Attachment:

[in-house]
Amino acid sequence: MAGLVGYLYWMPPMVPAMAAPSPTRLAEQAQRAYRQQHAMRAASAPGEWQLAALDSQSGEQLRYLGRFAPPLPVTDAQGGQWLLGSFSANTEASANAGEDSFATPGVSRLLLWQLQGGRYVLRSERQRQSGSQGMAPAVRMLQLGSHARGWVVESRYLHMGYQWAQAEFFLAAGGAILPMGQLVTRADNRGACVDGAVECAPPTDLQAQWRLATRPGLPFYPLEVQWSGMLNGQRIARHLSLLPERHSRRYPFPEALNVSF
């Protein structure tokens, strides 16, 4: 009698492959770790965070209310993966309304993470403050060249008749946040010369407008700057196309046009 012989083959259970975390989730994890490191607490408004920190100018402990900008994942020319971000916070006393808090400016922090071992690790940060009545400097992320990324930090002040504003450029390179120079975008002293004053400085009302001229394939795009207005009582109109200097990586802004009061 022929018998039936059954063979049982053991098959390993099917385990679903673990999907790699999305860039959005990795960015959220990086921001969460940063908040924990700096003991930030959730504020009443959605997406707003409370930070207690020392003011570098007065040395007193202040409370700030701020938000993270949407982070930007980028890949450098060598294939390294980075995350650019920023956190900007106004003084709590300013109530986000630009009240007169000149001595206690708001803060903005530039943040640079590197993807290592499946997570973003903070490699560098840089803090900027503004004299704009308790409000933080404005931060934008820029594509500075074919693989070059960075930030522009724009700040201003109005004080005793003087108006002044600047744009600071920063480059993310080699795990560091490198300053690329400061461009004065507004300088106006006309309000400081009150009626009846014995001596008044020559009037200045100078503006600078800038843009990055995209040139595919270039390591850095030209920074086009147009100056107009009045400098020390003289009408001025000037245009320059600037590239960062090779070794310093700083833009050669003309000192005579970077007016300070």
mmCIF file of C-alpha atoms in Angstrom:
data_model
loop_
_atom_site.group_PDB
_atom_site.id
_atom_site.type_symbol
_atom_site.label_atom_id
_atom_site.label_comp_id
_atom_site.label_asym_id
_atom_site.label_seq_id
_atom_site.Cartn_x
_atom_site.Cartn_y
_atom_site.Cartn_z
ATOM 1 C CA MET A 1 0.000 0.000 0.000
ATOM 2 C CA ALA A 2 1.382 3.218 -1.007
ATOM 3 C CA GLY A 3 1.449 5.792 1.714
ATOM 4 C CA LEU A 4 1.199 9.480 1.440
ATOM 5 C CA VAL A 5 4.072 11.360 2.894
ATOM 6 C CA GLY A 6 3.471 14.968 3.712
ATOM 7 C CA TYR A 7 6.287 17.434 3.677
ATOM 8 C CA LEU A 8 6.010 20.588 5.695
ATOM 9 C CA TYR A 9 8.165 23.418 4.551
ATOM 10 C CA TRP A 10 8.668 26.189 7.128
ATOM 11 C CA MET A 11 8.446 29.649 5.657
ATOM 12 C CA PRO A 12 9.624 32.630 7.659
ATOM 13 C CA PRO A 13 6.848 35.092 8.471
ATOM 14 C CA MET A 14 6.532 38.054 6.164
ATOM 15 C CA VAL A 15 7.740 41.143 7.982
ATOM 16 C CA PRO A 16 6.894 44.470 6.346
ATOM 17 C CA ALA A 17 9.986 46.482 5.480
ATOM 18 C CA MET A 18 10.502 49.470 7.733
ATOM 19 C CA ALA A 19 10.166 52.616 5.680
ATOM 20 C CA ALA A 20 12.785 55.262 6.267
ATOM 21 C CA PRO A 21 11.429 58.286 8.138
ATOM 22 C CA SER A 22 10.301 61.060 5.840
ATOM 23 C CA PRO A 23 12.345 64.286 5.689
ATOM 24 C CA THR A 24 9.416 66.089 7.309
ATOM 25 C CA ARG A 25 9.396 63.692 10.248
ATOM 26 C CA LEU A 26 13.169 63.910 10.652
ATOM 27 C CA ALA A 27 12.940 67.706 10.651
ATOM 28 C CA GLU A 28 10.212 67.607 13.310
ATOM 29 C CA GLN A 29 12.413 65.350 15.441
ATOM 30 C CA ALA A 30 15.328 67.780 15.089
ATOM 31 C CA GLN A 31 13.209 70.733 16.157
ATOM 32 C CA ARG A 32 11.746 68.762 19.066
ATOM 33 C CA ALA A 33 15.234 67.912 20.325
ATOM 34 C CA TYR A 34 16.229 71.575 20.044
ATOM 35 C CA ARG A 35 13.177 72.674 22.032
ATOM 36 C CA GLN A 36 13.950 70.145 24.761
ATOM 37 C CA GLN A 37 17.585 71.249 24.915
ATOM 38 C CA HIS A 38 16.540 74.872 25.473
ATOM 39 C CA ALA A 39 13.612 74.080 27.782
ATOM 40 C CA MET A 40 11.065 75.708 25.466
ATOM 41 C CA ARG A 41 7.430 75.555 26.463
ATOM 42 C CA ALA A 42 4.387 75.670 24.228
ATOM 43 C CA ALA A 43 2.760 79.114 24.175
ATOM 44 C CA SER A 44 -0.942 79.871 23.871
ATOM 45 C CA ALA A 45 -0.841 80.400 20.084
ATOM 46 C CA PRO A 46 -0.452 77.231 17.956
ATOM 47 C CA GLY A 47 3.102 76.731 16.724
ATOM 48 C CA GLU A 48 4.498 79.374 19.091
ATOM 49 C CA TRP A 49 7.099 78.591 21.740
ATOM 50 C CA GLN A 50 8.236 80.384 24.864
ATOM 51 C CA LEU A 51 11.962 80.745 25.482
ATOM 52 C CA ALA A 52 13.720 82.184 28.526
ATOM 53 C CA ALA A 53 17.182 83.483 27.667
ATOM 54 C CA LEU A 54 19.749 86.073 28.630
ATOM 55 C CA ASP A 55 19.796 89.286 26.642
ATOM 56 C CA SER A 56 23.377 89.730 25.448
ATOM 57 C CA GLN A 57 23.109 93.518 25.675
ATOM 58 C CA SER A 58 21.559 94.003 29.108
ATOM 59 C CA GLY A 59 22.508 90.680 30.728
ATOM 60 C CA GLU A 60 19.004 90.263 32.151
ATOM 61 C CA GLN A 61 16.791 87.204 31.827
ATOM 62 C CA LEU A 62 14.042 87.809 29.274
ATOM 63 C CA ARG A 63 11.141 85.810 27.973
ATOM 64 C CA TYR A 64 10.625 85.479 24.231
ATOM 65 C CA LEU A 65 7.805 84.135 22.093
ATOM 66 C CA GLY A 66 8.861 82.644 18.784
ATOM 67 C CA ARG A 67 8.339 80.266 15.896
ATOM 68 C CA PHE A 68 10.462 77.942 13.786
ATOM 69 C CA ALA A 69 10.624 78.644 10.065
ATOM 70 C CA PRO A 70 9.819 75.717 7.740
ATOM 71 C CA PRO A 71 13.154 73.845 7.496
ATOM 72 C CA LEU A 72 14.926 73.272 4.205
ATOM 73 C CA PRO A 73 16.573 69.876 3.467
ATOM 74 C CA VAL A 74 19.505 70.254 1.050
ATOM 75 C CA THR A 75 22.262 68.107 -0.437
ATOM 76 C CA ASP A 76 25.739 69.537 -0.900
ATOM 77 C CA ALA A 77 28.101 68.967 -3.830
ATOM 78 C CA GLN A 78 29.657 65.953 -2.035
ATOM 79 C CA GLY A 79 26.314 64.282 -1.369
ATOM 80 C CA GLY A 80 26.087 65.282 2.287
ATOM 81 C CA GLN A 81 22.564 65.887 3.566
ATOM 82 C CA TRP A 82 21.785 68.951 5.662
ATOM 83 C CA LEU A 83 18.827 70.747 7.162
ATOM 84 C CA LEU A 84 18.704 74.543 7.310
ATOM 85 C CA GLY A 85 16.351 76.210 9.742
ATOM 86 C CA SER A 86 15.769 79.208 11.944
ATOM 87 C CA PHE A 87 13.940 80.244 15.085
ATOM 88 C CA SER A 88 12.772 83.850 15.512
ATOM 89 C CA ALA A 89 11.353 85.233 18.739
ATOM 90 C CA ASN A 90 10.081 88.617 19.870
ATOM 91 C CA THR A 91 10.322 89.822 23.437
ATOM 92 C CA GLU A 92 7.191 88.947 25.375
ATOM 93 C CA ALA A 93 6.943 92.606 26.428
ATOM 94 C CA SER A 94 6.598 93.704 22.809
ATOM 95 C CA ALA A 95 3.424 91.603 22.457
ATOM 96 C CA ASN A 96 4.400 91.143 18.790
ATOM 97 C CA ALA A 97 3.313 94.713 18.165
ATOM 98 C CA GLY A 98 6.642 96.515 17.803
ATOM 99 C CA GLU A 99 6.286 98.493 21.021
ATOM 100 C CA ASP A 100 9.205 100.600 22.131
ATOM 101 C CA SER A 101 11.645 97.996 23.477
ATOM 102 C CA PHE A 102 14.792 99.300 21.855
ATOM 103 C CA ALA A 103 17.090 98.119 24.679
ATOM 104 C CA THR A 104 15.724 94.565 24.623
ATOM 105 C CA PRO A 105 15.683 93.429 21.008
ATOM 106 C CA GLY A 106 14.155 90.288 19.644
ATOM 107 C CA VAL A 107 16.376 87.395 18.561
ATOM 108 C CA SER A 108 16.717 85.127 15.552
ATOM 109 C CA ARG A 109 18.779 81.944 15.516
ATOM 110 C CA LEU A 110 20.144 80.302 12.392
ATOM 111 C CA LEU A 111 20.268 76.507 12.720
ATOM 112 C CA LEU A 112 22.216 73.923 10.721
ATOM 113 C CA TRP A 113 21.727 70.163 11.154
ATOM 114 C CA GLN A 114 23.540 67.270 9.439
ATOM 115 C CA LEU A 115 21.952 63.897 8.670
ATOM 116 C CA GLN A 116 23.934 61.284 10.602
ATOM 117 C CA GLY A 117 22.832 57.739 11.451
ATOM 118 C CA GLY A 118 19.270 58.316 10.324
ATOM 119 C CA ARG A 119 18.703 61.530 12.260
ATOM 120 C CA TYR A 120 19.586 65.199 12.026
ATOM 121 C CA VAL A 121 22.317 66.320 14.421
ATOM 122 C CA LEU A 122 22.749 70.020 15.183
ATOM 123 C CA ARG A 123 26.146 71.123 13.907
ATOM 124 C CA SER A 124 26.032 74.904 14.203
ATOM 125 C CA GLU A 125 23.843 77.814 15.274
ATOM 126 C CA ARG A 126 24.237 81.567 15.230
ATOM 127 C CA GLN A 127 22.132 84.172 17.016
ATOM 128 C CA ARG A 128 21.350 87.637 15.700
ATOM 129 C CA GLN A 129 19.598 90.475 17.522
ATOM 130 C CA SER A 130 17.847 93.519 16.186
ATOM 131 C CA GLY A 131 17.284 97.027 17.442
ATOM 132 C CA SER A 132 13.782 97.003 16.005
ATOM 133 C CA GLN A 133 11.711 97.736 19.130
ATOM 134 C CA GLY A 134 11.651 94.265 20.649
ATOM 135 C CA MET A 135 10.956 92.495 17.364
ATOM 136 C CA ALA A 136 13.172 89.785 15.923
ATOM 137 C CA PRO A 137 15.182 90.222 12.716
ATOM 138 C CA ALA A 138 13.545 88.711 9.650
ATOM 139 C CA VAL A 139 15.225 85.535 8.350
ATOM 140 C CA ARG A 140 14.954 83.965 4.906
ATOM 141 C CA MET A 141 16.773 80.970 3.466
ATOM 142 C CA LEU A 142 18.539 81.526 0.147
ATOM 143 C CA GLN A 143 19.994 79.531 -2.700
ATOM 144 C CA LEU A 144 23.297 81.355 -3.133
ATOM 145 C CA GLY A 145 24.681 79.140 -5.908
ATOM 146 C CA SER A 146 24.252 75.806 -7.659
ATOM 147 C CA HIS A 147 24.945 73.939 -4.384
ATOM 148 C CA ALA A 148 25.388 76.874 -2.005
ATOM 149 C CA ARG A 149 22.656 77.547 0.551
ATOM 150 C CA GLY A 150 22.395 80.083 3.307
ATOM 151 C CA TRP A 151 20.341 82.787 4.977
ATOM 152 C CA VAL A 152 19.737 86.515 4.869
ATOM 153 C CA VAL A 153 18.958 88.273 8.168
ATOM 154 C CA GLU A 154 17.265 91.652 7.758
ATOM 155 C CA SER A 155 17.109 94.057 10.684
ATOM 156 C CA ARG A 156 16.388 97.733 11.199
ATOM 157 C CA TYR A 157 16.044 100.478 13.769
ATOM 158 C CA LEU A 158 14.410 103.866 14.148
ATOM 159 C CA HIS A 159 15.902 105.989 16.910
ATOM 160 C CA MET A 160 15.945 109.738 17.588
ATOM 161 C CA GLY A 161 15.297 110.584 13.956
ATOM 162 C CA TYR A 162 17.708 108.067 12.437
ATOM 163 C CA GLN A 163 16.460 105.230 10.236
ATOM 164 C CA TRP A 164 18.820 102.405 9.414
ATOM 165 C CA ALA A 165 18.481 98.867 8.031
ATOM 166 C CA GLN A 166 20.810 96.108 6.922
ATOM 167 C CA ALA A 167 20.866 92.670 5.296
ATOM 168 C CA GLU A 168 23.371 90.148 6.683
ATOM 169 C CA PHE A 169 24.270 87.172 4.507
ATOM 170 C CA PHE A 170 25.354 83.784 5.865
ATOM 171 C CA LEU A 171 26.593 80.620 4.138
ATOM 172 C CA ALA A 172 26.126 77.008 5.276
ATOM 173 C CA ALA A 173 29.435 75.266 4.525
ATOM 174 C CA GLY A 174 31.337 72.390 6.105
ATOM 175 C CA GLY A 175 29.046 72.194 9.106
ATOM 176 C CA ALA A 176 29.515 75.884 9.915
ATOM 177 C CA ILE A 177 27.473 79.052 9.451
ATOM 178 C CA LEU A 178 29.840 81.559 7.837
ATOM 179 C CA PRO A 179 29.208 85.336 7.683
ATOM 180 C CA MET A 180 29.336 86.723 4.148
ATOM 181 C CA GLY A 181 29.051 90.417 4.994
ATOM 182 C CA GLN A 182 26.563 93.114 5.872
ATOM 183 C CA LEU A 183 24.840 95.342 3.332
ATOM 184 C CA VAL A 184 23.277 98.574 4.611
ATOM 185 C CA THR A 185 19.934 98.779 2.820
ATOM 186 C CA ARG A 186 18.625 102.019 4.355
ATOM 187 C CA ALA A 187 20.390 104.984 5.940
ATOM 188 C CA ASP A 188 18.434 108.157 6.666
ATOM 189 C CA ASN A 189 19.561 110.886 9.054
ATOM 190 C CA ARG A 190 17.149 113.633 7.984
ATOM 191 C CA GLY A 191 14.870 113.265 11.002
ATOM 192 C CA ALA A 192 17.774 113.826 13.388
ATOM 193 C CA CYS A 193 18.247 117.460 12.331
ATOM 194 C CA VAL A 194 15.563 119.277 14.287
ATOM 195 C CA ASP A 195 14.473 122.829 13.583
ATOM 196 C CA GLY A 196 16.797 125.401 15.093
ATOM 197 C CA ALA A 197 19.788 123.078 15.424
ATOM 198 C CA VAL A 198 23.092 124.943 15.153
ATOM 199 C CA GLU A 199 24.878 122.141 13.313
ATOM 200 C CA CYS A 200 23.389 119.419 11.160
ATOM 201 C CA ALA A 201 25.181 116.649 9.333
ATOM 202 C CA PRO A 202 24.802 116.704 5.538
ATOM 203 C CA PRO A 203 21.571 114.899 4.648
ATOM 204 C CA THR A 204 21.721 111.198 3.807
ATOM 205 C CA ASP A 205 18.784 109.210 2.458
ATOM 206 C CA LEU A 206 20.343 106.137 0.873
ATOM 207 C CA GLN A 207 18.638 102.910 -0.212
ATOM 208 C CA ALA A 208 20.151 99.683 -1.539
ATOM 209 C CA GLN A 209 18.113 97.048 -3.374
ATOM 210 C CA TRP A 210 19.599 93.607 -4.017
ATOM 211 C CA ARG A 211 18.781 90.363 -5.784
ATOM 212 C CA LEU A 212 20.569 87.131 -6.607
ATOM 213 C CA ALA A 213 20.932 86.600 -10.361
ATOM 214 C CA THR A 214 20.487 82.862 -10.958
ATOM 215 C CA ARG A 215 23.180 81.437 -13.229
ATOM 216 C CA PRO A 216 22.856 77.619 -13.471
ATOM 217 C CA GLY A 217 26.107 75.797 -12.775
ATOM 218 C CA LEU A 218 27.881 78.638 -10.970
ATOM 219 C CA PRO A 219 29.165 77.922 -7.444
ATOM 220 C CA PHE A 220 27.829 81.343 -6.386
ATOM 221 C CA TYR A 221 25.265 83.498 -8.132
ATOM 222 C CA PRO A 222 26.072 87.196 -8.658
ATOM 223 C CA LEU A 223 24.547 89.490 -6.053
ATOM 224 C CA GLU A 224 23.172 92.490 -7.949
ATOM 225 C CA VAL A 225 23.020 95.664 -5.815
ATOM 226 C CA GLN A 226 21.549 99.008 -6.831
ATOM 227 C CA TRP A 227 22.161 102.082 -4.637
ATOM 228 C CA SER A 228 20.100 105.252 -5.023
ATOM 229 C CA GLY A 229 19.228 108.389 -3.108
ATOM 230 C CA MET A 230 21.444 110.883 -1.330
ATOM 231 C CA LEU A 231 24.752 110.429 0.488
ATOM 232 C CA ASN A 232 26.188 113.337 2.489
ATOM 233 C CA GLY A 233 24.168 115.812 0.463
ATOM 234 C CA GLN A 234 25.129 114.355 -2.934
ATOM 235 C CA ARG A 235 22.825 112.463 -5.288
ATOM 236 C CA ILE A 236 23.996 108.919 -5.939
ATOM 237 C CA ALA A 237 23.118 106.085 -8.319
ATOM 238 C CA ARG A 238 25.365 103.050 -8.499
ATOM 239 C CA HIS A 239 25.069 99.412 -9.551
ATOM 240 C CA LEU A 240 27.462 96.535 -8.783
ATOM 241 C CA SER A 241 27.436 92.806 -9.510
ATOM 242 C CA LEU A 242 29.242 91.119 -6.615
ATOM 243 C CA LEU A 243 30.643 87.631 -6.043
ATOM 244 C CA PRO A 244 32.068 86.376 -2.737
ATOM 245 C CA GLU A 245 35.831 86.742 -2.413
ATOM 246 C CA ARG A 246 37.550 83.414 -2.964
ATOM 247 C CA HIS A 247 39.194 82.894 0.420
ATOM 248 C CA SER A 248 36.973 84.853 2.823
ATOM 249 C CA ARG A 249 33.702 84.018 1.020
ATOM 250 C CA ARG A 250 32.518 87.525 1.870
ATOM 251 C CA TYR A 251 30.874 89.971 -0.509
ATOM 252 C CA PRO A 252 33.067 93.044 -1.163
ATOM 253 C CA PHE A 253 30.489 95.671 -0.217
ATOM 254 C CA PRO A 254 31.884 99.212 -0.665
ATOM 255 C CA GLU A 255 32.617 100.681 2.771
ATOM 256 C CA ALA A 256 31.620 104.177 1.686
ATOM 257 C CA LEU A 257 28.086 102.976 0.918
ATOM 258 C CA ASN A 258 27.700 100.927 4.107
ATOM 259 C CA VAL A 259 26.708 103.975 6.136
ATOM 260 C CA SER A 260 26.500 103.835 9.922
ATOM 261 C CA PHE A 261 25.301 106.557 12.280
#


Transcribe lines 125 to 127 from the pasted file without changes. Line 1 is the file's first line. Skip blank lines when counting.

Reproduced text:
ATOM 109 C CA ARG A 109 18.779 81.944 15.516
ATOM 110 C CA LEU A 110 20.144 80.302 12.392
ATOM 111 C CA LEU A 111 20.268 76.507 12.720